Last week I had the pleasure to meet undergraduates
and then offer a program on “Wise Skills,” followed
by some exceptional mock interviews. After the
program at Niagara University, Professor R. Goacher
and I went over the MUD cards which presented
some of the questions the undergraduates had and
things they liked about the workshop.
Here are a couple of the questions.
1. What are some suggestions about how to calm
yourself in an interview and how to keep yourself
from fidgeting when you get nervous or don’t know
what to do with your hands?
This is a targeted question which hints at a generally
larger phobia that all people face– nervousness in
interviews and giving presentation. Some understand
from the get-go that it is normal to be nervous and
to manage it by several tactics. Two undergraduates
who took me to the class room actually saw me do
many of the things that prepared me to do well–
- 60/20 rule and know your first 2 minutes down pat
- use resources in the room– board, prepared hand-outs,
visual aids, both prepared in advance and created live
- relate to the audience and perform an “attention
switch”, where you are no longer thinking of yourself
but an actor making a case and seeking positive feedback
from the audience
- learn and develop the presentation skill of waiting,
taking pauses allowing you to think as you are delivering
and taking in audience nonverbal signals, Partnoy’s, “Wait”
is exemplary reading on this.
- know the audience
- prepare yourself by visiting the restroom before beginning
to make sure you are at your level best.
2. How can I approach someone in a networking situation?
I am young and feel that I don’t have much to offer. I don’t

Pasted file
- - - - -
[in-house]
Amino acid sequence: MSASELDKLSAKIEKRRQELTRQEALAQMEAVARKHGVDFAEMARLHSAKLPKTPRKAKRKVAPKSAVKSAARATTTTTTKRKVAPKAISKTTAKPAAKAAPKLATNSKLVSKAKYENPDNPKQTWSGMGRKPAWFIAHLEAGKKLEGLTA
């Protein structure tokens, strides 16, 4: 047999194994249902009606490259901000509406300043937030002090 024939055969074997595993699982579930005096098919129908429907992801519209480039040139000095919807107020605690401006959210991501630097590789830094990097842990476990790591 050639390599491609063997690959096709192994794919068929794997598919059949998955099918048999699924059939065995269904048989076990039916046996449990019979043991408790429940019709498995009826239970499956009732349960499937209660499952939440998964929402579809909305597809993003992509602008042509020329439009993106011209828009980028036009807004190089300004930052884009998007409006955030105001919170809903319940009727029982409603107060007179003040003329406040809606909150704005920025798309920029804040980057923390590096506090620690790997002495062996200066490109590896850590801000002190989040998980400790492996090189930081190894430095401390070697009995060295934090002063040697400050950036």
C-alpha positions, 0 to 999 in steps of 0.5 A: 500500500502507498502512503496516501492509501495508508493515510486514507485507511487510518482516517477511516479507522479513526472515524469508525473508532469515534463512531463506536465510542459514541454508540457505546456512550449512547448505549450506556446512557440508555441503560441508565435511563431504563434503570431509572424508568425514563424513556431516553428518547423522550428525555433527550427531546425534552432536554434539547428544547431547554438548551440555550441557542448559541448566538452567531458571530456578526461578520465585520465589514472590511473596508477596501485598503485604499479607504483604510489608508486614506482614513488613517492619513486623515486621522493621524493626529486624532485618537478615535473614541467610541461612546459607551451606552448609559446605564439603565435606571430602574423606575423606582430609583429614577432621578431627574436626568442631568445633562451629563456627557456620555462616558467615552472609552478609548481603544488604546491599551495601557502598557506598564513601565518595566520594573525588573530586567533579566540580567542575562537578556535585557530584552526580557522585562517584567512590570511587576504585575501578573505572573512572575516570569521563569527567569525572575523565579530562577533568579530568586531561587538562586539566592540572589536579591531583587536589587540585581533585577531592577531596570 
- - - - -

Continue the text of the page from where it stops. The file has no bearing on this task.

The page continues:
want to come off as someone who needs a favor but can not
So, let me tell you what we did at Niagara. A new professor
and I went to lunch and she paid. We have jointly agreed,
yet informally, that I would be pleased and have the time to
act as a mentor. We chose our lunch items and then
proceeded to the check out where I briefly
chatted with the cashier who was there in her role for her
We got her name, the cashier learned mine and
we talked for a moment about weekend events. The new
professor then introduced herself and made a nice
Walking away, the professor commented, do you commonly
create small talk with many people, engage with and make
friendly chatter making them feel significant and present.
Yes, I responded– these are consequential strangers and
part of my network.
There are others. Several questions I have from the week
I will contact respected mentors and seek their thoughts
and advice. It is a way I keep in touch. Several former
students and colleagues will be asked the same questions
more for saying a quick hello.
Several of my competitors who professionally compete
for the same opportunities I will share what has happened
in my week of presentations. I do it even if I do not hear
back, in fact, not expecting anything in return. These are
tactics of a networker.
Then, I will at some future point contact people with whom
I work well.
Resources such as this blog are a continual refresher of
sharing well intentioned, focused on other people’s
betterment, not-personal-gain communication.